fection and promotes loyalty and which no Mason and Dixon's line will ever again keep asunder.

General Rosecrans said in Chattanooga in 1889, "It took great men to win that battle, but it takes greater men still, to wipe away all the illfeeling which naturally grows out of such a contest." Yet I believe the dedication of this field two years ago to the dead of both sides did more to obliterate old prejudices than any other event since the war, because in that dedication the valor and sincerity of the rank and file of the south was recognized, and this fact, the most sensible of southern people have been content to recognize as the only legacy history could fairly accord them. If a foreigner had stood upon this field two years ago and witnessed the commingling of the veterans of the north and the south, he must have felt that here, where the mountains of the Appalachian ranges begin to fade away into the plains of Georgia and Alabama, there has also faded away another great barrier-sectionalism-which threatened to be a mountain range of discord between us for a century, but which under the benignant policy of the north and the kindlier impulses of the south, has scarcely outlasted a generation.

General Fullerton said upon that occasion, recognizing this fraternal spirit: “These monuments do not tell of death, but of resurrection--of a new birth-the resurrection of the nation-of a people at last united in interests, in heart, in sentiment-of one flag and of one glorious destiny." If that is so of the granite and marble and bronze scattered along these memorable fronts of war, how much more is it true of the Pennsylvania monument we dedicate here to-day. It is an allegory that, interpreted in its broadest lines, becomes eloquent. A color sergeant falls; the flag never touches the earth, but is seized by a comrade and flung into the front rank of battle. So that bronze says; so these living witnesses say. Henceforth the flag of freedom leaguered with bayonets and shotted guns, riddled with bullets and torn with the storms of battle on a hundred blood-soaked fields, though often in peril, shall never again touch the earth, because thousands of brave arms north and south will be outstretched to bear it to victory or die under its righteous folds.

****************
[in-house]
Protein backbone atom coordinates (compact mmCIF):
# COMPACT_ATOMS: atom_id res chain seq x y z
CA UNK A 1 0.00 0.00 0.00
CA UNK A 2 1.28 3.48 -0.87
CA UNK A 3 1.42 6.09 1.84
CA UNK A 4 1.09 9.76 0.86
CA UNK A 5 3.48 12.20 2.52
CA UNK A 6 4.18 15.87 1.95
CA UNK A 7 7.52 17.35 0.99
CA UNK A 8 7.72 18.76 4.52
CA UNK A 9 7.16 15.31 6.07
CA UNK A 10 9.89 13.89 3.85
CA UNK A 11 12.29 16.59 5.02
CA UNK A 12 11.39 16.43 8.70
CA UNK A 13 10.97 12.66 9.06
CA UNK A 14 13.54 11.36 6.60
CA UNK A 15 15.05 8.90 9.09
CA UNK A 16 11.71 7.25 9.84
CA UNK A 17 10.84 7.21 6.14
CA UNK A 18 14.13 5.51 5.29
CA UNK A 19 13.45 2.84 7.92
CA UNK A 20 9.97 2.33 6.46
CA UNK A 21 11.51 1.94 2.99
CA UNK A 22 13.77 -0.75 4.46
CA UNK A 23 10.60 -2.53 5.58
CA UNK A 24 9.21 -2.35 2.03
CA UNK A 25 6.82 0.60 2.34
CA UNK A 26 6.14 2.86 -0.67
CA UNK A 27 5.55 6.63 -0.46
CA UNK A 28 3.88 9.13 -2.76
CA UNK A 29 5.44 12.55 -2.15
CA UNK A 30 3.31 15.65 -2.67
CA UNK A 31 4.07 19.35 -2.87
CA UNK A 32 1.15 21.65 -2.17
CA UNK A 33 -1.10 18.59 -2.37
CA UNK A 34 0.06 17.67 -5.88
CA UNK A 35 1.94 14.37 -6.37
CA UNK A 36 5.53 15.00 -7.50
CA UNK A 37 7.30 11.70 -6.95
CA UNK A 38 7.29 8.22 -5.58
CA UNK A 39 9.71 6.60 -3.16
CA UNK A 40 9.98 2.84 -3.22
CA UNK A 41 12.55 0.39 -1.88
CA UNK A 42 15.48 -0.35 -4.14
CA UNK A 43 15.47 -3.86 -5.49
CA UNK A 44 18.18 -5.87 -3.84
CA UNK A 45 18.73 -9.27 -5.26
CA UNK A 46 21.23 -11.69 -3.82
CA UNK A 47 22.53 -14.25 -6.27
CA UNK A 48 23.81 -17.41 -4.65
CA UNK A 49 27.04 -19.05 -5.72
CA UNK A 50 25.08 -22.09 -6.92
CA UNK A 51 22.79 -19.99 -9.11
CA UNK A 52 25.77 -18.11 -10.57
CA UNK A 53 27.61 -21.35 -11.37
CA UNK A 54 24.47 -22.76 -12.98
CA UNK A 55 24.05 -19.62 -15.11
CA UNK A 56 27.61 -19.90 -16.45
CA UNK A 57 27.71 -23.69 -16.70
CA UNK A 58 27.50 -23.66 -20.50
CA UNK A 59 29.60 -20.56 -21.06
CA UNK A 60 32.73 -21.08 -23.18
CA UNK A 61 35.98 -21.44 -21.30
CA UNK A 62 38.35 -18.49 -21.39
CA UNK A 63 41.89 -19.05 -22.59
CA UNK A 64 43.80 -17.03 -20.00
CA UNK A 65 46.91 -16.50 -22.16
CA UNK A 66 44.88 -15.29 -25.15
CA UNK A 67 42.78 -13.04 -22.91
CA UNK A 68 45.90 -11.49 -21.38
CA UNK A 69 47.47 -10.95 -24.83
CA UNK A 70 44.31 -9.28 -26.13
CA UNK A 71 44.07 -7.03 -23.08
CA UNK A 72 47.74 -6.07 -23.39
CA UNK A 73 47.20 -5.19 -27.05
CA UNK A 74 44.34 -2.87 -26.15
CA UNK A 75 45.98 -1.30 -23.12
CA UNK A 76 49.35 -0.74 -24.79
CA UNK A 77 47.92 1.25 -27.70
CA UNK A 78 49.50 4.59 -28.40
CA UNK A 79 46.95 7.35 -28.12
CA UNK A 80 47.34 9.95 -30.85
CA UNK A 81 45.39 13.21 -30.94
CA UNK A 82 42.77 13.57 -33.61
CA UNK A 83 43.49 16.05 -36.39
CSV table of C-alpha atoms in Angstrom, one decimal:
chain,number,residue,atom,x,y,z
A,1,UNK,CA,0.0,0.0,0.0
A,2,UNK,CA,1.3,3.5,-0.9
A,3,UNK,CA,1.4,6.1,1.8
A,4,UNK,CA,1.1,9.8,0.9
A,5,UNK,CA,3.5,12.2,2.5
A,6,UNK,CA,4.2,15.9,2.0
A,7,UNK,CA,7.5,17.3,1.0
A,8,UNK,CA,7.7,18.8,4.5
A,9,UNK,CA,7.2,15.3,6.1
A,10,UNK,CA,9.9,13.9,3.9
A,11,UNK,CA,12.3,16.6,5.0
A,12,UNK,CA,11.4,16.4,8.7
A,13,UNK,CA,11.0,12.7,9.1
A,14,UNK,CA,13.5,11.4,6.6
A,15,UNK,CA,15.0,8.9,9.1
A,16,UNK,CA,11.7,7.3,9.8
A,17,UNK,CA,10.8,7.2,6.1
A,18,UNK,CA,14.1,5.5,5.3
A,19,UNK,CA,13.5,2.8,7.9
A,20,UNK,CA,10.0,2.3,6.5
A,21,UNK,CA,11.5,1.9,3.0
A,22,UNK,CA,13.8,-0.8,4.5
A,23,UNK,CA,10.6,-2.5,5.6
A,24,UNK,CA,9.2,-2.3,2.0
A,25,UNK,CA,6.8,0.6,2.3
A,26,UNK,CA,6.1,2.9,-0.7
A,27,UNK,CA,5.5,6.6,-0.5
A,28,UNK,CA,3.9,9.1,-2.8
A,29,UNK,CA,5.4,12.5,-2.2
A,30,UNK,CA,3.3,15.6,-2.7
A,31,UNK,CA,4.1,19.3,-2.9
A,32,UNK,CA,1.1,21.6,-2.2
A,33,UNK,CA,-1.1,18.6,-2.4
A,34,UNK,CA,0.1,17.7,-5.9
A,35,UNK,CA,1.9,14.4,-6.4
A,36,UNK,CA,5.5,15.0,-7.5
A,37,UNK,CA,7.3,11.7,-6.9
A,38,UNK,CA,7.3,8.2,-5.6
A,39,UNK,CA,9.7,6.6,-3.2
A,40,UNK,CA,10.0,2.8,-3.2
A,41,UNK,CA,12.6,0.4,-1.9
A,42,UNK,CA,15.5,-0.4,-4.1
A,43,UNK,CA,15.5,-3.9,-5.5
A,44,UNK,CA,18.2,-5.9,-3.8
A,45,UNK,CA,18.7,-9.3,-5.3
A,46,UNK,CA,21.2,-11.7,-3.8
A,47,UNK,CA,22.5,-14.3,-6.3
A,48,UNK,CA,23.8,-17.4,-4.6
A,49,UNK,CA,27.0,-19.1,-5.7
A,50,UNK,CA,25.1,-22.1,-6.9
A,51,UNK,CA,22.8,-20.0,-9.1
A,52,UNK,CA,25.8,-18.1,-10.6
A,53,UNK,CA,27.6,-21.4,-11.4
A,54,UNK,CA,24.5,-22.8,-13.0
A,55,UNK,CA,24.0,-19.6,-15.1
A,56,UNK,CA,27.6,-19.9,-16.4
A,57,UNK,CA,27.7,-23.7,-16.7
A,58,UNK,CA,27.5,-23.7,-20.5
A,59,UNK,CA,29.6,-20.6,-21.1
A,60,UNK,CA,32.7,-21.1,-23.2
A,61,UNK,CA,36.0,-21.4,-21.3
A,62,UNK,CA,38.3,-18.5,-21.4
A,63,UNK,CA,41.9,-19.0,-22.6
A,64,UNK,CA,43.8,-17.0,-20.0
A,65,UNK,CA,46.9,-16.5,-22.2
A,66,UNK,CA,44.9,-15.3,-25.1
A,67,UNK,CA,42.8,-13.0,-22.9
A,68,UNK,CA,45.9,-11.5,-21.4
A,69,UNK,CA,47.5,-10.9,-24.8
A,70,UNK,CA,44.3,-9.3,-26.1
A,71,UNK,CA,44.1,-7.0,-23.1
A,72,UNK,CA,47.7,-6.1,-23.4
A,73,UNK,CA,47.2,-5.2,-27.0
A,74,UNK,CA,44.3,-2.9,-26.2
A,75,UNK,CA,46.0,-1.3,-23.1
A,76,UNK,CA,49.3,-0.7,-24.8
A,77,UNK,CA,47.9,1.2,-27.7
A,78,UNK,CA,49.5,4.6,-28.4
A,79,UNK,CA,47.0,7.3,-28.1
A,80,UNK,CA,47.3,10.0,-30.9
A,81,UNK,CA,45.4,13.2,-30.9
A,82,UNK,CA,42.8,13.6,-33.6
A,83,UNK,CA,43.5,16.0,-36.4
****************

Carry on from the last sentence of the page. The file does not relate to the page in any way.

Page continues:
It is this thought that makes America master of the future, and with her sons north and south, east and west, once more gathered together, who can doubt henceforth she will be invincible.


In the early part of August, 1861, Henry A. Hambright, of Lancaster, I was authorized by the Secretary of War to recruit a regiment. With

the exception of Company D, which was recruited in Washington county, the companies were all raised in Lancaster county. As fast as organized they were sent to Camp Wilkins, near Pittsburgh, and on the 11th of October the last company had arrived. The regimental organiza

*Extract from Bates' History of Pennsylvania Volunteers.

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Survivors of the 19th Regiment Penn'a Vet. Vol. Inftry.